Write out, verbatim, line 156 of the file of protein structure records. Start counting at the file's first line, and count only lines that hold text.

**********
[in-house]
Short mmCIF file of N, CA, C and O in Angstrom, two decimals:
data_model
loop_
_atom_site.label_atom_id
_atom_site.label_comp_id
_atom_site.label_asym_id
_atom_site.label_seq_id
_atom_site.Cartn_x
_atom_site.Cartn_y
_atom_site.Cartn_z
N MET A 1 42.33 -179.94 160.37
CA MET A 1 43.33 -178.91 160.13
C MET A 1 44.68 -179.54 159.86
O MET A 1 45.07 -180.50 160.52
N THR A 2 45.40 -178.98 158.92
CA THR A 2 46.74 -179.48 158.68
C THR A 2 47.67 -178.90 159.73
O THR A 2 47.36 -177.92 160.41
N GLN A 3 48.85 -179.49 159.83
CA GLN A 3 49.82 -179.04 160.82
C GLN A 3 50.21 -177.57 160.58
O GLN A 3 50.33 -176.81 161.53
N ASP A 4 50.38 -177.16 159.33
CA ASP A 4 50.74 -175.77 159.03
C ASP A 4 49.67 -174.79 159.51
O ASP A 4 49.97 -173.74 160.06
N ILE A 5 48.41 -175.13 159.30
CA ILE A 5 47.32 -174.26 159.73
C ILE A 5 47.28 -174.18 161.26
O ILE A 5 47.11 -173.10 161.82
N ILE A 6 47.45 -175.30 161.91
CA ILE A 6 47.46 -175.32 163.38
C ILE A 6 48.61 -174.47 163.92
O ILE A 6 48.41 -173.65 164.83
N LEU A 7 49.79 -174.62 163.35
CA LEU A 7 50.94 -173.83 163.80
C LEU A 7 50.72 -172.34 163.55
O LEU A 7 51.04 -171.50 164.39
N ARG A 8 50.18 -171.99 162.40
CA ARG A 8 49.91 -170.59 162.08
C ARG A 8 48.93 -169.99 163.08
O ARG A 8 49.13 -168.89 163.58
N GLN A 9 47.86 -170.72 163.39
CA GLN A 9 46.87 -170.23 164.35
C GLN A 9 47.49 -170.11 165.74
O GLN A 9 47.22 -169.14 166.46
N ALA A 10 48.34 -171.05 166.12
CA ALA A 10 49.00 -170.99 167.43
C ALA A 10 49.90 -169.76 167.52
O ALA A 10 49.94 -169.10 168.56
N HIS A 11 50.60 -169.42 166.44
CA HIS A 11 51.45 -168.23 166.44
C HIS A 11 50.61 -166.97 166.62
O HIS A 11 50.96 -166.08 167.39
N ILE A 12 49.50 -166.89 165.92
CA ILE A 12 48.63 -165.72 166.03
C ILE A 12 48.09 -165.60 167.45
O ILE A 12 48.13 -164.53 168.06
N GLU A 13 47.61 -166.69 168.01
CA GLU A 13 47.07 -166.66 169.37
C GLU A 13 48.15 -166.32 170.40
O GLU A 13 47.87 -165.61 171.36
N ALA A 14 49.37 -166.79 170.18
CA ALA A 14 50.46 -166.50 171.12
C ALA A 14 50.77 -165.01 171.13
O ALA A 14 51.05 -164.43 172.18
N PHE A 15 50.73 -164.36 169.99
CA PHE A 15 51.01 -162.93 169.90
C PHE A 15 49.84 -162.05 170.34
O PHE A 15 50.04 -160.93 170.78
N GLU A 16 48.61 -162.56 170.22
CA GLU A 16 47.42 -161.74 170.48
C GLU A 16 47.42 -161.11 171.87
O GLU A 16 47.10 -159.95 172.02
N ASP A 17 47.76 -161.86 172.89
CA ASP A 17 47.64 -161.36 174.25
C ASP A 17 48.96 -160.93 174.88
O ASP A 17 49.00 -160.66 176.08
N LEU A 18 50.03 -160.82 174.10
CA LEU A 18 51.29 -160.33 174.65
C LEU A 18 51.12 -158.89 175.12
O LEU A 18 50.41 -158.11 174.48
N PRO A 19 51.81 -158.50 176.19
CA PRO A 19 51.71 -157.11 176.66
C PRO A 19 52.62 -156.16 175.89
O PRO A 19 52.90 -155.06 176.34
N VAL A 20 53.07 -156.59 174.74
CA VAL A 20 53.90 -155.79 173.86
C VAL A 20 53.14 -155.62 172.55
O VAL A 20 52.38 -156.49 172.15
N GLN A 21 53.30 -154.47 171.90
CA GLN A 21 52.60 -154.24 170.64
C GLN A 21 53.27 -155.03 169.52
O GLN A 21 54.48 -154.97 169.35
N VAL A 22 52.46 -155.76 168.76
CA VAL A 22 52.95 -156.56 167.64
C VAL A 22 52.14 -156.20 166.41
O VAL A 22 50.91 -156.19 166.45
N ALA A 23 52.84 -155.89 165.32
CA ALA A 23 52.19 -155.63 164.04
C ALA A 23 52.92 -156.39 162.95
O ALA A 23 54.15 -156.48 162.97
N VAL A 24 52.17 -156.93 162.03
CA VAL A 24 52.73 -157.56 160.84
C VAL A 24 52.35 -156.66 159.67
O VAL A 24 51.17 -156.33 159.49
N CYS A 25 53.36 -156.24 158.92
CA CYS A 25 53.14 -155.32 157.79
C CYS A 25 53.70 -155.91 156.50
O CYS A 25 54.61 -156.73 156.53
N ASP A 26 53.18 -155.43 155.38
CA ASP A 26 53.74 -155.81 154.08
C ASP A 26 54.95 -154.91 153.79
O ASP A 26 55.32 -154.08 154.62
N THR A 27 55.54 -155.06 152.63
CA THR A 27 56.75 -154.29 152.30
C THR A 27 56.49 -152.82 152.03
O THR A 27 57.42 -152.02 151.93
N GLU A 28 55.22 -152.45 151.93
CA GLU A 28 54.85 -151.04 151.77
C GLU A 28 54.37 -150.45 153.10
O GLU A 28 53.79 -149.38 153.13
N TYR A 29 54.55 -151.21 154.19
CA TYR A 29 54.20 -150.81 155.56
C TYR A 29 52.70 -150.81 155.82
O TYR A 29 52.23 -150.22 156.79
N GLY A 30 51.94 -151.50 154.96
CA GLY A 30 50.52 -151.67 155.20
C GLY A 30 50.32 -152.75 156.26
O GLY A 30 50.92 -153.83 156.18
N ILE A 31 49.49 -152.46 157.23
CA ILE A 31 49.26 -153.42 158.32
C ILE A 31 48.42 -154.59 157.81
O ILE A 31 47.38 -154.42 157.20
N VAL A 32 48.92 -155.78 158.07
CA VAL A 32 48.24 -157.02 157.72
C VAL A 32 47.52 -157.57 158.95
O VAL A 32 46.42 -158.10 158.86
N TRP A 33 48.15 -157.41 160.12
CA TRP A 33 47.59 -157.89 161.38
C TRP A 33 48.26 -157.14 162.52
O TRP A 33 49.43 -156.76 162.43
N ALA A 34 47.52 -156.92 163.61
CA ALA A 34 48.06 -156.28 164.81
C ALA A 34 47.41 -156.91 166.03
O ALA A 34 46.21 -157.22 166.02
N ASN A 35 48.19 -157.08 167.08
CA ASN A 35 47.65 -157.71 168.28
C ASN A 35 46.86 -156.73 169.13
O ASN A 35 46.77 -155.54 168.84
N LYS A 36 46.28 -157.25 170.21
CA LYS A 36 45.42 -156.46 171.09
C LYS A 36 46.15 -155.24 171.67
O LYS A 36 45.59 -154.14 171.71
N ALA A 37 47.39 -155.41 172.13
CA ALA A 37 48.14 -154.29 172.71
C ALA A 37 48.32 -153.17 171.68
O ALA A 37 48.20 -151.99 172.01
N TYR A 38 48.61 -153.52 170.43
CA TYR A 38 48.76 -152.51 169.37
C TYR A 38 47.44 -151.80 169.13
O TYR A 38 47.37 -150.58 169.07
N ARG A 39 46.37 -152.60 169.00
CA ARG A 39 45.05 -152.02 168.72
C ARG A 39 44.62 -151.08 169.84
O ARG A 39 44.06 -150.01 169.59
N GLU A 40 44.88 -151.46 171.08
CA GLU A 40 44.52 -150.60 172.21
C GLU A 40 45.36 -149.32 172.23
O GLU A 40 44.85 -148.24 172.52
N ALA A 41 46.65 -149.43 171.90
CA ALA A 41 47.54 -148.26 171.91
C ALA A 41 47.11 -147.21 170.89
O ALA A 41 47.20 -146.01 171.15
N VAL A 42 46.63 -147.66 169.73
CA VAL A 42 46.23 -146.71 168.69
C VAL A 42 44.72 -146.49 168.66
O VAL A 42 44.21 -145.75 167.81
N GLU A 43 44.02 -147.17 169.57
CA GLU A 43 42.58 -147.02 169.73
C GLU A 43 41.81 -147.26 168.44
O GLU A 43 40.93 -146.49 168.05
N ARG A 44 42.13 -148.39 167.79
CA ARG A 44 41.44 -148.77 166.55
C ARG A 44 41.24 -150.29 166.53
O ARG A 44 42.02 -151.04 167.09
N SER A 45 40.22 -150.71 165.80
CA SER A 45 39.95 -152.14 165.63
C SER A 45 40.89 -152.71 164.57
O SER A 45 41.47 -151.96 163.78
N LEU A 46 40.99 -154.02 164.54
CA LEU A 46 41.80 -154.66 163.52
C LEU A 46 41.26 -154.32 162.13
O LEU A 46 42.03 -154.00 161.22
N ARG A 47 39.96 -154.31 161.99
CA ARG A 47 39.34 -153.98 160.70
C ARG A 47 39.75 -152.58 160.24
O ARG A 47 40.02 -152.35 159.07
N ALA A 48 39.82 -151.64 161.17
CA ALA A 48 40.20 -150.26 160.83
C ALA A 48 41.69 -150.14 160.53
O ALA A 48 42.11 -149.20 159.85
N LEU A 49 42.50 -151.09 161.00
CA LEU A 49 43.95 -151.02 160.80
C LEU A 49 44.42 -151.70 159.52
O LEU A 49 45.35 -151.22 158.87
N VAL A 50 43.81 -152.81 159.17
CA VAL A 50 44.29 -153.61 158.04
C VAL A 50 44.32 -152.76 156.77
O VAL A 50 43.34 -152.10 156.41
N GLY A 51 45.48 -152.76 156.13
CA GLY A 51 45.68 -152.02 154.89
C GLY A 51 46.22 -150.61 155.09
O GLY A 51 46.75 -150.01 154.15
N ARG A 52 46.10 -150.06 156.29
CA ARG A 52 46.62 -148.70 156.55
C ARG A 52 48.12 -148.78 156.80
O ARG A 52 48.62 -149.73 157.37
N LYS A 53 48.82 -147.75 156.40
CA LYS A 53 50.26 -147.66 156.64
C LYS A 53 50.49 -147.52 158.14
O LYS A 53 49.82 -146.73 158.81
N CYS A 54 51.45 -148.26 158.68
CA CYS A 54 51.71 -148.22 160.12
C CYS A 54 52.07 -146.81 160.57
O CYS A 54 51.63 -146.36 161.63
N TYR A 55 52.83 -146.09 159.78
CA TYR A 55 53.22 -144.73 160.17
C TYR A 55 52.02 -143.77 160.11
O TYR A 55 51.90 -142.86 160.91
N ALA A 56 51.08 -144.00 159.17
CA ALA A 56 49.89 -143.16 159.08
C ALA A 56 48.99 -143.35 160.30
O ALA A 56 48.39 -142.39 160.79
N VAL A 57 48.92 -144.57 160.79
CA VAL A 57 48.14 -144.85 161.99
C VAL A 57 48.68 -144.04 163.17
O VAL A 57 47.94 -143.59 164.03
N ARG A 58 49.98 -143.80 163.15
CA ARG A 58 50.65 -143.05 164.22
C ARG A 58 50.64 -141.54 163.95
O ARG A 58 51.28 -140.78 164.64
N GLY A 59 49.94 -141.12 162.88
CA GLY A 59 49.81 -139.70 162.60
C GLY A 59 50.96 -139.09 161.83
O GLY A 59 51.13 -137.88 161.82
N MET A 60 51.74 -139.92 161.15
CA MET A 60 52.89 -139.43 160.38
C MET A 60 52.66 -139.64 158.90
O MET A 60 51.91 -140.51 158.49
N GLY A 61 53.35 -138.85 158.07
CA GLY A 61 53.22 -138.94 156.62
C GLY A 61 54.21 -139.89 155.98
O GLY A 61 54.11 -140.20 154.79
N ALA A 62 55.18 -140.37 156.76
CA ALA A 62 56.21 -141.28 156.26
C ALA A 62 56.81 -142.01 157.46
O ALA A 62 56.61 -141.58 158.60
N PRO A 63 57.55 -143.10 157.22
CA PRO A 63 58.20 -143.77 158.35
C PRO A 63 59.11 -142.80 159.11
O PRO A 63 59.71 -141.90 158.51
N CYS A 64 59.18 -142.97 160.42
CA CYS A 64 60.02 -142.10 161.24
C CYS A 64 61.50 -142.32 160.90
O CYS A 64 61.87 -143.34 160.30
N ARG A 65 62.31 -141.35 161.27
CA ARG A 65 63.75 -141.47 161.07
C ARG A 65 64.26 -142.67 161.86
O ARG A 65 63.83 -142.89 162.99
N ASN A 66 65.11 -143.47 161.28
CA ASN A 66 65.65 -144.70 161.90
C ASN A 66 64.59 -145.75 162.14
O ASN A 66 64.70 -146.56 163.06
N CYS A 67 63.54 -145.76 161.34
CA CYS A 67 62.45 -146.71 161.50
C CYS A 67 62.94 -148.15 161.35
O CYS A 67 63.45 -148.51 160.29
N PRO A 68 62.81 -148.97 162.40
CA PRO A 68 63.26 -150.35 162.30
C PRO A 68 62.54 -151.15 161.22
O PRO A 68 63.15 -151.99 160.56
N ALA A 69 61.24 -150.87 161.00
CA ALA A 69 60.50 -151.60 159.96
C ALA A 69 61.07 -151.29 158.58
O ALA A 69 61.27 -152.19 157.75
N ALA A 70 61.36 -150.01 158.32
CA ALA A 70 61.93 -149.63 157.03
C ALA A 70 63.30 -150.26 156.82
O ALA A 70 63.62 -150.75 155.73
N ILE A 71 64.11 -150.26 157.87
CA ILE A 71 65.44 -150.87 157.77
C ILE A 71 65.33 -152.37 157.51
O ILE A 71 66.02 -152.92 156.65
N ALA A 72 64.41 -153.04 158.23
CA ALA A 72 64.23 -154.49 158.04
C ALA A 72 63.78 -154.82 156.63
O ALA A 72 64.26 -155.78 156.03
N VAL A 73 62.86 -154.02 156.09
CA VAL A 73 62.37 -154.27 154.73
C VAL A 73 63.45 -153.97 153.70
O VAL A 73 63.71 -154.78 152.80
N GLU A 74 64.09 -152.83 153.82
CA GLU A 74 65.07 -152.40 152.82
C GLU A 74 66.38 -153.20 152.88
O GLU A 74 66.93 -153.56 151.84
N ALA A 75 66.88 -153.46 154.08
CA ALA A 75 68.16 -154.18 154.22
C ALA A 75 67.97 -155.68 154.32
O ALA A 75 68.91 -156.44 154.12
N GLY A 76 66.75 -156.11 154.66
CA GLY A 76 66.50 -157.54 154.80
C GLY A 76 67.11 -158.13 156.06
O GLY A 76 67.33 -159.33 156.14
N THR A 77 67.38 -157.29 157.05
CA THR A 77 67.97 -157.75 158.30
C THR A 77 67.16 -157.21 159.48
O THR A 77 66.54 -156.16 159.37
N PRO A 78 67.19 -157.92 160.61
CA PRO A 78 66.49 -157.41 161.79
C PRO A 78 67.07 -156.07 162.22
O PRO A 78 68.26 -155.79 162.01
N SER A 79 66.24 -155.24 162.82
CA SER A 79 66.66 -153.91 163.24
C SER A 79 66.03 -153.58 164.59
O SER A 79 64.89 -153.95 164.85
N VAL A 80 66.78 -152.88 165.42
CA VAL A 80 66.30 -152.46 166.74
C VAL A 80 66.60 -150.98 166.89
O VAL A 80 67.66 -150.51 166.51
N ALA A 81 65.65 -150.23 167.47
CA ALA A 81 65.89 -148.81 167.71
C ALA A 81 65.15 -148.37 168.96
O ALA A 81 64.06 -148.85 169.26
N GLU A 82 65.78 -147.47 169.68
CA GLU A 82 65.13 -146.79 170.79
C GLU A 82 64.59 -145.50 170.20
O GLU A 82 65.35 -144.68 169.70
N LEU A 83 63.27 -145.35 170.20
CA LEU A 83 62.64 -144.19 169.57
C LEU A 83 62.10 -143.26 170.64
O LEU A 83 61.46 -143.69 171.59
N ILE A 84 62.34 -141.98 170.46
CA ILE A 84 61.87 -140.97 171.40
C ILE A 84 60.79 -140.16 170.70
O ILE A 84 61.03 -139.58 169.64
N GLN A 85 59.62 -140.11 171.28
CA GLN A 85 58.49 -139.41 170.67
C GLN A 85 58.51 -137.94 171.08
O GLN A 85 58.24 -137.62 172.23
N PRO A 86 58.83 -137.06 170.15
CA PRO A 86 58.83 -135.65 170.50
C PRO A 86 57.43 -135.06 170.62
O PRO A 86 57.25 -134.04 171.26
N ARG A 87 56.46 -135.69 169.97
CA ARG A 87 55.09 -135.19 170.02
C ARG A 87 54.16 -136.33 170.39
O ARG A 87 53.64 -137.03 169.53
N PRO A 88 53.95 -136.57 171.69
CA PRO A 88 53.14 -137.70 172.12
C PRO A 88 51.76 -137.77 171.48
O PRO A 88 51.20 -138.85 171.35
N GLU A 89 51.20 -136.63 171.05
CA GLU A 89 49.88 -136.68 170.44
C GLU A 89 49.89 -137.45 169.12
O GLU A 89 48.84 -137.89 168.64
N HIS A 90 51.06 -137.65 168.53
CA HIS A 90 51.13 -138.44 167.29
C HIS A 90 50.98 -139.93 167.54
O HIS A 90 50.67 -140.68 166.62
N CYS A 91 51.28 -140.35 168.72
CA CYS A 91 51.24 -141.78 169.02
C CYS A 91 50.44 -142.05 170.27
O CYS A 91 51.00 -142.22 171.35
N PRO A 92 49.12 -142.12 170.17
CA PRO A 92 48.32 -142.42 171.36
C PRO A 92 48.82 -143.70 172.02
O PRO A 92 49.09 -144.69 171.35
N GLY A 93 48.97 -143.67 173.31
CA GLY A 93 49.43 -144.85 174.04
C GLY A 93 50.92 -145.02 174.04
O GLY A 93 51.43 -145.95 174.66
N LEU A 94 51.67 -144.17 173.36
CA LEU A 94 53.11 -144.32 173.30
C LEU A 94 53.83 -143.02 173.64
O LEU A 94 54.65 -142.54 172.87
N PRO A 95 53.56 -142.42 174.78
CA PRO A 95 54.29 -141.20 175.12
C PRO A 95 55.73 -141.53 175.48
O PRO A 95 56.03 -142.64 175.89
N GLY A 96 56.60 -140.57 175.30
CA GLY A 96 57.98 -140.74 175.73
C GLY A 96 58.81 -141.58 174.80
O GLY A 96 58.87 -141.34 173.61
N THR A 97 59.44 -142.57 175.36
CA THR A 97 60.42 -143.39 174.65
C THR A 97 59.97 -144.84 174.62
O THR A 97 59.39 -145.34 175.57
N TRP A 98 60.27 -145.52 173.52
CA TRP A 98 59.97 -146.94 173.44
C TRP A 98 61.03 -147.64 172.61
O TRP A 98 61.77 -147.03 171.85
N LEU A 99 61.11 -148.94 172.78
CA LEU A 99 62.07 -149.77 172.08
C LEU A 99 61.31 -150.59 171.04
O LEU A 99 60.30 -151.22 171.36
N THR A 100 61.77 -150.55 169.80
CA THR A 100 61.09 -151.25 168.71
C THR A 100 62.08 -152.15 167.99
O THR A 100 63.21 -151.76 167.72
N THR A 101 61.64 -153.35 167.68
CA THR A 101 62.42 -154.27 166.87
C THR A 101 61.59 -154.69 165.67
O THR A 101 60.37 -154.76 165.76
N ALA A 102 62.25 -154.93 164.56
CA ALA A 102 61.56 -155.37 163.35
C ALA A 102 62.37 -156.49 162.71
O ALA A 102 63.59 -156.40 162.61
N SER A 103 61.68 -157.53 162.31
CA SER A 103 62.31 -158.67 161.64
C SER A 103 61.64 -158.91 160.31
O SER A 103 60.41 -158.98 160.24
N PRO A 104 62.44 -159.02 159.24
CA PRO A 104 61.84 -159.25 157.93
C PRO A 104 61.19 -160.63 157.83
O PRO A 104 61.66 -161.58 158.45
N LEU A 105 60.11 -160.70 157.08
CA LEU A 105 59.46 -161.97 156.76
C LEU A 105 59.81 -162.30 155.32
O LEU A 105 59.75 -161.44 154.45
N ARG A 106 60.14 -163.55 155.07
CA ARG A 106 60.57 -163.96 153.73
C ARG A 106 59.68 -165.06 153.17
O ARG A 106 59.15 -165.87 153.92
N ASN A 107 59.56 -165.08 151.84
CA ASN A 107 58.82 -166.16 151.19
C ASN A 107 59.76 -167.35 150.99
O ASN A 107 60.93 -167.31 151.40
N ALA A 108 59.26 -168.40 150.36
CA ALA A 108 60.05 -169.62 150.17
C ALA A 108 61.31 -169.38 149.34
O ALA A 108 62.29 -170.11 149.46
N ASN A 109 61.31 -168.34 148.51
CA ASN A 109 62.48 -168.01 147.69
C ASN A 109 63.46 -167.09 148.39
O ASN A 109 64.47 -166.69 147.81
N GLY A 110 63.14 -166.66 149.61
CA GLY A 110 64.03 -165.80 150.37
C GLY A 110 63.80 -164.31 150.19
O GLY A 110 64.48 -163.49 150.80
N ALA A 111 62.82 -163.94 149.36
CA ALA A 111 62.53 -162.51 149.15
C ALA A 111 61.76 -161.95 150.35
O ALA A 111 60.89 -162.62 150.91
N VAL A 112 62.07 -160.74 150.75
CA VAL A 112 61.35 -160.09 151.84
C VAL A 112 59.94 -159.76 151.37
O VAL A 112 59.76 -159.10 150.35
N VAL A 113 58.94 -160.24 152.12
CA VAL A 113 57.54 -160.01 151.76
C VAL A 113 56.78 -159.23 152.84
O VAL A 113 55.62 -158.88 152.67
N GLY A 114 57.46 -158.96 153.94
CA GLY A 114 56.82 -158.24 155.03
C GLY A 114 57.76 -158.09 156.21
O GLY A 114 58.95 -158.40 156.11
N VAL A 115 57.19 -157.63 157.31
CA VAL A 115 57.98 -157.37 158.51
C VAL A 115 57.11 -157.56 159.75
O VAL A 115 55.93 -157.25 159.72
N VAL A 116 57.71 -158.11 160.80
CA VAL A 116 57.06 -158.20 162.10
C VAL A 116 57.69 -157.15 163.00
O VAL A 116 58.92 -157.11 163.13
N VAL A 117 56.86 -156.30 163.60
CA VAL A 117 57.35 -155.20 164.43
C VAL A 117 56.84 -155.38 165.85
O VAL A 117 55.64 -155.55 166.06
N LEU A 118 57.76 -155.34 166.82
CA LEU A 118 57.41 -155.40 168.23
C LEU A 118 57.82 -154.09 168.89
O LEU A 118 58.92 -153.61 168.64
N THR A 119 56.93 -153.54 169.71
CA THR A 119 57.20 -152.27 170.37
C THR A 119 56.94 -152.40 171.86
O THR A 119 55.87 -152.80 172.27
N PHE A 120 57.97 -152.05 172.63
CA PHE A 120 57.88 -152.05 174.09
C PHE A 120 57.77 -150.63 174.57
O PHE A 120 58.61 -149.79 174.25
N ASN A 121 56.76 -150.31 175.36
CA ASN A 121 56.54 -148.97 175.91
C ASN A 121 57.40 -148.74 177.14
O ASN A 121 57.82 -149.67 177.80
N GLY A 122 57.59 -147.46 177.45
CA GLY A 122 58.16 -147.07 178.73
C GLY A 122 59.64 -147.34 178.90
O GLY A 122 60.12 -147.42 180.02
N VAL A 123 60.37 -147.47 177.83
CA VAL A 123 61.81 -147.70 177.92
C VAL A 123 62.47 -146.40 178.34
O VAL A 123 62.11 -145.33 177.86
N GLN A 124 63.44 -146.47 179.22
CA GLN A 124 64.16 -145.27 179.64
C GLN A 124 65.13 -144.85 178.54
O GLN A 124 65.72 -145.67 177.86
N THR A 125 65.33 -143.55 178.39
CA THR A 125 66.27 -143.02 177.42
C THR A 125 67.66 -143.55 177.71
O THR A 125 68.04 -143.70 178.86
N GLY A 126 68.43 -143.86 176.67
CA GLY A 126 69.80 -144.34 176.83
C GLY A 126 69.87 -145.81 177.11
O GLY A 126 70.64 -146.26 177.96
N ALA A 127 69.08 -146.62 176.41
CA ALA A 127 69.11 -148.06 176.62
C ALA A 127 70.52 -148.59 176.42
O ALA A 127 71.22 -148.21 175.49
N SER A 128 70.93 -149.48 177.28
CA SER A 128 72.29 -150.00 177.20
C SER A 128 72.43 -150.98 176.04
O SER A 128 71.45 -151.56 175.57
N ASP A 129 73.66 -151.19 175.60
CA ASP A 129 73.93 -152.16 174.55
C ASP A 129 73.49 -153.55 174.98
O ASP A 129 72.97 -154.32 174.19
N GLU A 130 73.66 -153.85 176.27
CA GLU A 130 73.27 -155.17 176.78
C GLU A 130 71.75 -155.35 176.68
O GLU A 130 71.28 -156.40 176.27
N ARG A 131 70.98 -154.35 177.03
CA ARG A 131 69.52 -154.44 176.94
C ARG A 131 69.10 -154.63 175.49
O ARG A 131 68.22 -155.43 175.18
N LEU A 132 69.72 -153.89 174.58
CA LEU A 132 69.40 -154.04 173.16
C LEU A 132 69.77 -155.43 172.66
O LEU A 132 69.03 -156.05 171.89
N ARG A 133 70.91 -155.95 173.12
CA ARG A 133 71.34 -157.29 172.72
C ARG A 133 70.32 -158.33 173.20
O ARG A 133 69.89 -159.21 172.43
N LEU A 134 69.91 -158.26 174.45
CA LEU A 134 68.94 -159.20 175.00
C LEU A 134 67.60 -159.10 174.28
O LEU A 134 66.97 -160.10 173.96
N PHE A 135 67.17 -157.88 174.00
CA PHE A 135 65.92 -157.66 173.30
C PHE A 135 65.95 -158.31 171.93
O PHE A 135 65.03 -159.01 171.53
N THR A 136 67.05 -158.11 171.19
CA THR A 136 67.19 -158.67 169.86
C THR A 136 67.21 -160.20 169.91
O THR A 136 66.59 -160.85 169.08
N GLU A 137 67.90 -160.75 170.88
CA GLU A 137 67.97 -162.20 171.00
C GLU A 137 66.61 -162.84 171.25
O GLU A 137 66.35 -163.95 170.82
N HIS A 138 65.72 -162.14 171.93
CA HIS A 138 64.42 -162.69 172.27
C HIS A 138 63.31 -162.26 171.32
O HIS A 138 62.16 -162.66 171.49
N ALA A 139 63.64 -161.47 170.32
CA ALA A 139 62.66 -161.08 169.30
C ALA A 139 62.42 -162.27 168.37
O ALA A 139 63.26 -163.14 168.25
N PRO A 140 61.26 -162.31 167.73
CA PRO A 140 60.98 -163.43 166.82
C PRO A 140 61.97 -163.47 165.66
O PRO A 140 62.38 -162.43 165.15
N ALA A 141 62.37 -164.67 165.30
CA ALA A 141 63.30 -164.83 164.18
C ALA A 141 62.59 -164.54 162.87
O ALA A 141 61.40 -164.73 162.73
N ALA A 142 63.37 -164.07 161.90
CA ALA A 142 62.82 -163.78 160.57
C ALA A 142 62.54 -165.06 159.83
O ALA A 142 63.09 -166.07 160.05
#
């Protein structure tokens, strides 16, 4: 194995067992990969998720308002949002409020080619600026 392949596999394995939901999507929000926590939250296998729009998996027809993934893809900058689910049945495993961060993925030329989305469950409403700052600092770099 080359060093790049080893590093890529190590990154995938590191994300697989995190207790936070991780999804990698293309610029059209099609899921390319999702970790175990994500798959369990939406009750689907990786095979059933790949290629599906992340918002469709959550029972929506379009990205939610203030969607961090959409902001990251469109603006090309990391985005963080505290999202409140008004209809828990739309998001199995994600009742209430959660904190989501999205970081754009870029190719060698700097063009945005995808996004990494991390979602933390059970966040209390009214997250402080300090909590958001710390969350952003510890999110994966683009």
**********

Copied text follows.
N ALA A 37 47.39 -155.41 172.13